A direct sequel series to Ikki Tousen, Ikki Tousen: Dragon Destiny continues the story of rival battling high schools, where the students are known as Fighters and carry with them the souls of ancient Chinese warriors re-enacting the Three Kingdoms era of China, we follow the lives of a number of students, trying to change their destinies.
This is direct sequel to Ikki Tousen, you can read our review here, but instead of focusing on Hakufu Sonsaku and Nanyo Academy, we shift to mainly follow Seito High School and Unchou Kanu trying to protect their bookworm leader, Gentouku Ryubi.
The crux of the series is about the extremely powerful spirits of the warriors that are carried by Hakufu, Gentouku and Motoku Souso, leader of Kyosho Academy. While conferring great power upon the three, they also cause them to lose control as the spirits take over, leading to a conflict for the Dragon Jade. The Dragon Jade is an orb that supposedly can control the dragons and allow the fighters to escape the same fate that befell the spirits they now harbour.
One of the few themes in the series that holds any interest is that each leader has people who desperately want to get the Dragon jade in order to save their leader from their grim destiny. The backdrop for the series is the increasing violence of Souso as he loses more and more control to the deranged and powerful dragon within and how events are moving towards a recreation of the historical battle of Red Cliffs. The series tends to swing between characters and schools a lot and so feels less than coherent at times.
Almost everybody from the first series returns and as a by-product of the series not focusing on anyone as much as the first focused on Hakufu, we actually get a much better feeling for a number of side characters from Ikki Tousen. Characters such as Kanu who had very little screen time in the first series get explored a bit more and we learn of the friendship and deep affection between the main characters at Kyosho Academy who mainly just stood around last time. A few of the newly introduced characters are quite annoying, but most play bit parts so it’s not a huge issue.
For this series it feels like they wanted to do everything bigger than the previous one. The fanservice is stronger and the mythology of the series, based on the historical battles fought in China, feels better explained and more robust this time around, however it also seems to shift events towards being overblown and ridiculous. Whereas the fighters portrayed in the original seemed to just be really strong fighters and martial artists with dubious healing abilities and only the odd totally unbelievable moment, in this series half the characters cross into ‘magical powers’ territory. Whilst most of the more powerful fighters suddenly seem to be taking notes from Street Fighter and hurling what I can only assume (it’s never explained) as chi blasts all over the place and displaying dexterity and agility leagues ahead of reality, the worst offenders are the leaders of the three schools and their dragons.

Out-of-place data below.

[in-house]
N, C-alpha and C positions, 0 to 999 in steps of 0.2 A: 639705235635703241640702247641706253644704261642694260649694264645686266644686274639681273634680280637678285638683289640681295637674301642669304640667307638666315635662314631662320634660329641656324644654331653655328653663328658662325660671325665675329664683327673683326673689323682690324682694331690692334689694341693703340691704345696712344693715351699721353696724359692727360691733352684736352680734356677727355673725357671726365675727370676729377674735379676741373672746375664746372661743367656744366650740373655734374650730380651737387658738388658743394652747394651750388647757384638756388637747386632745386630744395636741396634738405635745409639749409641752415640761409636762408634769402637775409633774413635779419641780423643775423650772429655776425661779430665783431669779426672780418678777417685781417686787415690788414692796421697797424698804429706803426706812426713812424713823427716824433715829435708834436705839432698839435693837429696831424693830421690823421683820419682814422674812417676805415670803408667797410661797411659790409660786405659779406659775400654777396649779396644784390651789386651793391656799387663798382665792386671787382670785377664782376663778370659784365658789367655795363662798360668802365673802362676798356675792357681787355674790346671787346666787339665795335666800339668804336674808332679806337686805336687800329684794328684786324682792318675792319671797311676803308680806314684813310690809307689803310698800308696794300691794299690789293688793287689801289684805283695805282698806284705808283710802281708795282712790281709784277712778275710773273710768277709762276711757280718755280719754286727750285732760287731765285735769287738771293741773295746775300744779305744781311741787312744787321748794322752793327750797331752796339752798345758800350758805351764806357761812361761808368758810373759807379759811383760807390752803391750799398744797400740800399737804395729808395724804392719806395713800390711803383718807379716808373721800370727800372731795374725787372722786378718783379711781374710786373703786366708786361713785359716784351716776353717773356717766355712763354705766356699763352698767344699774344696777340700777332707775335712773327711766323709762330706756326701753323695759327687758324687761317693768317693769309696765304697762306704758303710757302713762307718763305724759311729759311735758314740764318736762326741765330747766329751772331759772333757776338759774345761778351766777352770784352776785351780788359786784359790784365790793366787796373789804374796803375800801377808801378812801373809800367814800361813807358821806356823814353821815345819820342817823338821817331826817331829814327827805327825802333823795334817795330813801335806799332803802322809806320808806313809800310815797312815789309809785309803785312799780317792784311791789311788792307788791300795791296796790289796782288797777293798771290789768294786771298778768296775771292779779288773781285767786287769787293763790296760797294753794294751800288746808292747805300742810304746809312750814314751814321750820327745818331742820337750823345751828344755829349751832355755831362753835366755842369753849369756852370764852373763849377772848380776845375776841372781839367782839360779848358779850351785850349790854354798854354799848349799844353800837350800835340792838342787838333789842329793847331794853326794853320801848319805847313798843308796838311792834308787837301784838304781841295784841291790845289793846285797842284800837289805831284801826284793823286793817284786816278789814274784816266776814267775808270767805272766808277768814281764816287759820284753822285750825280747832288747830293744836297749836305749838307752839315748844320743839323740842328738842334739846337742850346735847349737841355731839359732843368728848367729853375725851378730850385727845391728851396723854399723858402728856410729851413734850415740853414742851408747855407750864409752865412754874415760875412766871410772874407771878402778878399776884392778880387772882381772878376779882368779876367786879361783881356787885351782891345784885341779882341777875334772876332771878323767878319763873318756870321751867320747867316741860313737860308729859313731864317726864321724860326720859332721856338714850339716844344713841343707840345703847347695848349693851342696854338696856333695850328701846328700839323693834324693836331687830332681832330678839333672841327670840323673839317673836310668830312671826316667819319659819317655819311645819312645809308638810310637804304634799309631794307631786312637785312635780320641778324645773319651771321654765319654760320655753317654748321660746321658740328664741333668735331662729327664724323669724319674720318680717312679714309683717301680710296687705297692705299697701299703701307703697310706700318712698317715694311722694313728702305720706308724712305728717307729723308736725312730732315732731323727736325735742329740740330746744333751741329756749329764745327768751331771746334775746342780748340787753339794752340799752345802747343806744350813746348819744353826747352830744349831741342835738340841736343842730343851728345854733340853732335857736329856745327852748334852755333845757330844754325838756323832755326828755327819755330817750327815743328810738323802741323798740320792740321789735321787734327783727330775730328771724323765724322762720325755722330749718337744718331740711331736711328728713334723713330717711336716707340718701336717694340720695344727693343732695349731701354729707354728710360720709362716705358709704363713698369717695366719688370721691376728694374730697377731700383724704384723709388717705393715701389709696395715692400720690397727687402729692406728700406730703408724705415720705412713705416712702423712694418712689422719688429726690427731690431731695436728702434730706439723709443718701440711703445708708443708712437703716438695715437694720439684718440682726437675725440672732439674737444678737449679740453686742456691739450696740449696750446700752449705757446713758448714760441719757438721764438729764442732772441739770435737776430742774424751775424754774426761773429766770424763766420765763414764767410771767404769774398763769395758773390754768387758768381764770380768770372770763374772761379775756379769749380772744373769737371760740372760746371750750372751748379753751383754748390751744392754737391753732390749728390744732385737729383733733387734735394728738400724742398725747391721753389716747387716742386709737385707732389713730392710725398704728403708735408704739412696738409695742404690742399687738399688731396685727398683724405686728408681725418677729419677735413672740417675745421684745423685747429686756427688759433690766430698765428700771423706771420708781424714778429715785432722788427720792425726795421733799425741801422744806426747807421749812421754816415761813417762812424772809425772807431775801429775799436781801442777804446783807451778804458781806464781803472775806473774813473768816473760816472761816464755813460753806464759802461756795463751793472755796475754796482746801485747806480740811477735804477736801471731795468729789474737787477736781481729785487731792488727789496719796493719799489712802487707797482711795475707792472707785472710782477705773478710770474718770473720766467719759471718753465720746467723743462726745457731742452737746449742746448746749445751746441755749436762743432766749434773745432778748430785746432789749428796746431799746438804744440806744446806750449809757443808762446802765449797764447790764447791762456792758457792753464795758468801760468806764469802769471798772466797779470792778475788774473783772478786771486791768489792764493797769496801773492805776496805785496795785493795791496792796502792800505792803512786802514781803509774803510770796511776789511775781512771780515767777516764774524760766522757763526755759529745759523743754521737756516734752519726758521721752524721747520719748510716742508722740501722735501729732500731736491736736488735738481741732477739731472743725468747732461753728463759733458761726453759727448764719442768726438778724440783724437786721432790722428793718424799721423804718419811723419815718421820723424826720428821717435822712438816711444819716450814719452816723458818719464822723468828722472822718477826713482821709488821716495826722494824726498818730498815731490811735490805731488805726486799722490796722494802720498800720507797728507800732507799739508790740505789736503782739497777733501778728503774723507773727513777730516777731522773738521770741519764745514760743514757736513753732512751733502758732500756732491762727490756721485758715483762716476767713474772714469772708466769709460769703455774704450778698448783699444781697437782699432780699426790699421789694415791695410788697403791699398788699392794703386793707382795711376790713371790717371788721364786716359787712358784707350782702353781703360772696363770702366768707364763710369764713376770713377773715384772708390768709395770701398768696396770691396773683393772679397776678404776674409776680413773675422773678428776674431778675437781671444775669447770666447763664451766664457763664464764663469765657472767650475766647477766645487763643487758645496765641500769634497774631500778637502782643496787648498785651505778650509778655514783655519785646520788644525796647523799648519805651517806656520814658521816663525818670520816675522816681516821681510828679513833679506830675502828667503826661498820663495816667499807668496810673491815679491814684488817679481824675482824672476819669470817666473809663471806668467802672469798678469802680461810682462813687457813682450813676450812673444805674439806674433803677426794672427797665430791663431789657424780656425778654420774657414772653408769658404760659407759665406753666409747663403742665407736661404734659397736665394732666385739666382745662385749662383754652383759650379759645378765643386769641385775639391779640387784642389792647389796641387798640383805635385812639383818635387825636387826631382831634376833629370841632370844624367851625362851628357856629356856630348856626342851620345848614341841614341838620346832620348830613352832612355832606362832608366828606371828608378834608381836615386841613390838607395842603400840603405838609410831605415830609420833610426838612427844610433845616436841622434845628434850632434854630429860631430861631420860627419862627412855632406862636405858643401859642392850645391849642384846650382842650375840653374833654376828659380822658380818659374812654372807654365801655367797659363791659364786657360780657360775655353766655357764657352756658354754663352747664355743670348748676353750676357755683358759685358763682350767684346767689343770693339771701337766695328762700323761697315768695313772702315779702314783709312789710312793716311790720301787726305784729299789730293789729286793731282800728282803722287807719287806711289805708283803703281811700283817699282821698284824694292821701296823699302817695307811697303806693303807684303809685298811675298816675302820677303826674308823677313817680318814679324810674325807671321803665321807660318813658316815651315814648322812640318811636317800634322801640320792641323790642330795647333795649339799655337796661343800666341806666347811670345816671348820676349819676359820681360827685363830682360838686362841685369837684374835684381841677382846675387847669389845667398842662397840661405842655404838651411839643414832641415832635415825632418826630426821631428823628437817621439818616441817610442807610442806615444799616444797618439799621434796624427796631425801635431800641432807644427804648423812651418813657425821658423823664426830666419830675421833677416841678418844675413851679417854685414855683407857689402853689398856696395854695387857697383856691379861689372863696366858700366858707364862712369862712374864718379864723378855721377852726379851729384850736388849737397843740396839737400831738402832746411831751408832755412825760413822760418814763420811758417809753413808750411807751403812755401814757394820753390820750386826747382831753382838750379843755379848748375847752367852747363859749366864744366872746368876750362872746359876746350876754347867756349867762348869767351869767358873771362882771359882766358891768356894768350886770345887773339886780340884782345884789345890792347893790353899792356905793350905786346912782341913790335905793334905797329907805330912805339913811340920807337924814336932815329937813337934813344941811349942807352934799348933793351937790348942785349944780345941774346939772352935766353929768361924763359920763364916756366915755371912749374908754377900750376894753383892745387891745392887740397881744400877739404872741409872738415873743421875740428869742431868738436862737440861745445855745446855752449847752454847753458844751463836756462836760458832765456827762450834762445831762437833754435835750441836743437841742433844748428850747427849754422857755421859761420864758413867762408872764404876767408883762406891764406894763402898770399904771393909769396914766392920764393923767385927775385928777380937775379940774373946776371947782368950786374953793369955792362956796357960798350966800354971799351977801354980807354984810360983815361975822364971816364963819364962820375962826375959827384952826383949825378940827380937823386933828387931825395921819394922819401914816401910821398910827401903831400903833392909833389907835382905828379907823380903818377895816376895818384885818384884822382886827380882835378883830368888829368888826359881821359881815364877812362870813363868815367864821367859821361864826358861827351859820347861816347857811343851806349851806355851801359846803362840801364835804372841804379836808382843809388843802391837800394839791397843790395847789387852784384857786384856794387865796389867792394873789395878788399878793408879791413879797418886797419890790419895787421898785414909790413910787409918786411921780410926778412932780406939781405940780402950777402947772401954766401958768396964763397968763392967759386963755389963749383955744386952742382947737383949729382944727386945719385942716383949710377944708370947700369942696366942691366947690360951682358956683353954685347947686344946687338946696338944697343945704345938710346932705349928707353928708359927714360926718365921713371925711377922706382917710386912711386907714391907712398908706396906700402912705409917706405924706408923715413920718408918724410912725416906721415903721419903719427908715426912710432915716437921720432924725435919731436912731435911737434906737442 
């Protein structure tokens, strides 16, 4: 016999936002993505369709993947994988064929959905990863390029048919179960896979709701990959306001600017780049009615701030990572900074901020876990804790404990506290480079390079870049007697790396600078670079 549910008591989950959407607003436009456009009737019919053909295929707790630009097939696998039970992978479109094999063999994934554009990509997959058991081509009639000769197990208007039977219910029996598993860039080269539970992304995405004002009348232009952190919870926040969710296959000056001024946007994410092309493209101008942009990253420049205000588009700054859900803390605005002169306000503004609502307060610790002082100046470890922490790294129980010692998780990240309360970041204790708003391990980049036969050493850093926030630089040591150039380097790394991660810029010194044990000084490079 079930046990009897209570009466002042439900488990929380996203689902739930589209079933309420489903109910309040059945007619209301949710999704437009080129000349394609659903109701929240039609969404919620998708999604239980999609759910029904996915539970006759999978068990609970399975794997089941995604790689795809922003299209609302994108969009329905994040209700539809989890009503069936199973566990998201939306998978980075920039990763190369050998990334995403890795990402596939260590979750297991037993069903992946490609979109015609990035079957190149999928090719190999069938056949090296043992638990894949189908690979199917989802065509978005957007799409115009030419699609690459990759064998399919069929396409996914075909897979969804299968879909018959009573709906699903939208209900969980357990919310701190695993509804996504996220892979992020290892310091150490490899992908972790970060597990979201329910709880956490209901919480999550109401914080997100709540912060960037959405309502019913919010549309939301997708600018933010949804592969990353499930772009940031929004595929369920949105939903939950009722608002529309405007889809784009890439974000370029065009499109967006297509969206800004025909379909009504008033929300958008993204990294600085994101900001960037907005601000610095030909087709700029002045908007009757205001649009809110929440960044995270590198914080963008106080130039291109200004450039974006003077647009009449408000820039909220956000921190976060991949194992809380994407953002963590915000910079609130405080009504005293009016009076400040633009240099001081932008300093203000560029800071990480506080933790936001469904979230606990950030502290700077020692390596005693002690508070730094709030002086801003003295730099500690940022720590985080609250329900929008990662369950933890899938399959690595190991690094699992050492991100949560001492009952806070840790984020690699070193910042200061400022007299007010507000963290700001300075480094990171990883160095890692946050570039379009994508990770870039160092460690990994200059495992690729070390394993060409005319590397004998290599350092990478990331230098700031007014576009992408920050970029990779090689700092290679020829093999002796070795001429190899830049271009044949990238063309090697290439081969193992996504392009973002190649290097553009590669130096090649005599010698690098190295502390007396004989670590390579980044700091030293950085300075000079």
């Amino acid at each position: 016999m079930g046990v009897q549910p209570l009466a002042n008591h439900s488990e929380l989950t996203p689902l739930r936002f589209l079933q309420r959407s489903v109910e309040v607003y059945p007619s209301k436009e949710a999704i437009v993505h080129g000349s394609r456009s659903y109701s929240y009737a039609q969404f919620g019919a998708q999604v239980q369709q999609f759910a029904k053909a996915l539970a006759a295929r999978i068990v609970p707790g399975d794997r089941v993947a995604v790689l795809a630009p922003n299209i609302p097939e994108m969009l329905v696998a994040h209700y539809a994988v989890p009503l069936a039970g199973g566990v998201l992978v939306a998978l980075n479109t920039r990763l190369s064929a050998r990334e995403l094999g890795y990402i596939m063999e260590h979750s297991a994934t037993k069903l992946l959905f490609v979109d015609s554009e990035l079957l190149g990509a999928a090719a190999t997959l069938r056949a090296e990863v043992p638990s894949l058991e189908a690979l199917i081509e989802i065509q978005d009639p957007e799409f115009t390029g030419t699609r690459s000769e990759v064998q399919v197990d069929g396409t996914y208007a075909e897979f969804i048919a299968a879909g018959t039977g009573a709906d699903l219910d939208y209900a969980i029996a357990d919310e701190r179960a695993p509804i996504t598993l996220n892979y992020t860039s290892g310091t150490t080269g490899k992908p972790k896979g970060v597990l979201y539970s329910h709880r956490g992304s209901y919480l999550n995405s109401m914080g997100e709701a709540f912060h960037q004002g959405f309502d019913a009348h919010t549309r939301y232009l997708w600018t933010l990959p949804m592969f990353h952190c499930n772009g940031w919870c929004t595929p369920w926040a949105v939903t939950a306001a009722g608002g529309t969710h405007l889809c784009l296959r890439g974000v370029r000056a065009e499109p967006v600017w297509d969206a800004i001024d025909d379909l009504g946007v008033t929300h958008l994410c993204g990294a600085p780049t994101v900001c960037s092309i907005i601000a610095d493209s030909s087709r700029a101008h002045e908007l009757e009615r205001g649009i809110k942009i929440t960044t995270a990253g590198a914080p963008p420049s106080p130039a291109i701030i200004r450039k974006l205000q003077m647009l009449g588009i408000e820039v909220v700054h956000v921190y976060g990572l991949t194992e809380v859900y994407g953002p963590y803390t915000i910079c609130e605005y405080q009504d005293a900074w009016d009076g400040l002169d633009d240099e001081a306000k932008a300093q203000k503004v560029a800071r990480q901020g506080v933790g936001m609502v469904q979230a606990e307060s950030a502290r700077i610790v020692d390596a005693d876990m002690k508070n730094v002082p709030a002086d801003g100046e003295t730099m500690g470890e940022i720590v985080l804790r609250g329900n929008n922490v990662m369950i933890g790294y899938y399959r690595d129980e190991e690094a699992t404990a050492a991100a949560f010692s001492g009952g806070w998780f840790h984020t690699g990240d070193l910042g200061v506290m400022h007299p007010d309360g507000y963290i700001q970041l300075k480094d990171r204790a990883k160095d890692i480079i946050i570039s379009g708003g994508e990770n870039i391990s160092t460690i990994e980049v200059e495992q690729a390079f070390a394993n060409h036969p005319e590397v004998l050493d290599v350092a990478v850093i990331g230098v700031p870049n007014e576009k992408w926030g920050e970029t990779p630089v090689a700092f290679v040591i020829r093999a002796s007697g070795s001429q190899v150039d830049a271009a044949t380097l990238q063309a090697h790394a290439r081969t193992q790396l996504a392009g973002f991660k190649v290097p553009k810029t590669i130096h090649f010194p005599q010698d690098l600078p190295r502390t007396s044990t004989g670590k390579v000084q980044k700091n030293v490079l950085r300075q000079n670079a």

The three leaders when in an awakened state and usually taken over by the spirit they carry, bypass the merely audacious chi stuff and just go right ahead and apparently physically manifest their dragons to tear people to pieces, or make them fly, or teleport or just generally ruin any sense of believability the first series was going for.
The violence itself is also cranked right up. One of my complaints for the first series was that everyone kept talking about killing each other, but practically nobody did. Well Dragon Destiny throws caution to the wind and portrays some extremely brutal fights, with both maiming and multiple on screen deaths. Ironically one memorable scene in a graveyard is incredibly intense and gratuitous, but destroys any suspension of disbelief as everyone somehow survives, including injuries that would clearly kill a person.
Having been animated far more recently than the first series (and by a different studio) the quality is a lot higher. Within the new style everyone is recognisable, but some have received a slight visual overhaul that makes them fit better with the overall styling. The fight scenes are very nicely realised and also suffer the same issue as the original by occasionally focusing a bit too much on the fanservice aspects in the middle of an intense battle.
The extras start with the standard textless opening/closing and also include a line art galery, TV spots, a promotional video, trailers and 6 mini OVAs, the first of which is amusingly 24 seconds long, which is essentially opening titles before it ends due to being censored by the BBFC. Considering the OVAs deal with all the main female characters meeting in some baths with the fan service level reaching absurd proportions at times, and some of the younger characters involved, you can understand why.
I wasn’t overly enamoured with the first series, and whilst I appreciate the improved animation, this series seemed to lack focus and spent too much time swinging between different characters and their stories, making this a somewhat unfocused mediocre affair.
Ikki Tousen: Dragon Destiny is being released 7th November and is available to order now at Amazon.
Ikki Tousen: Dragon Destiny Collection [DVD] – £17.99 (£1.49/episode)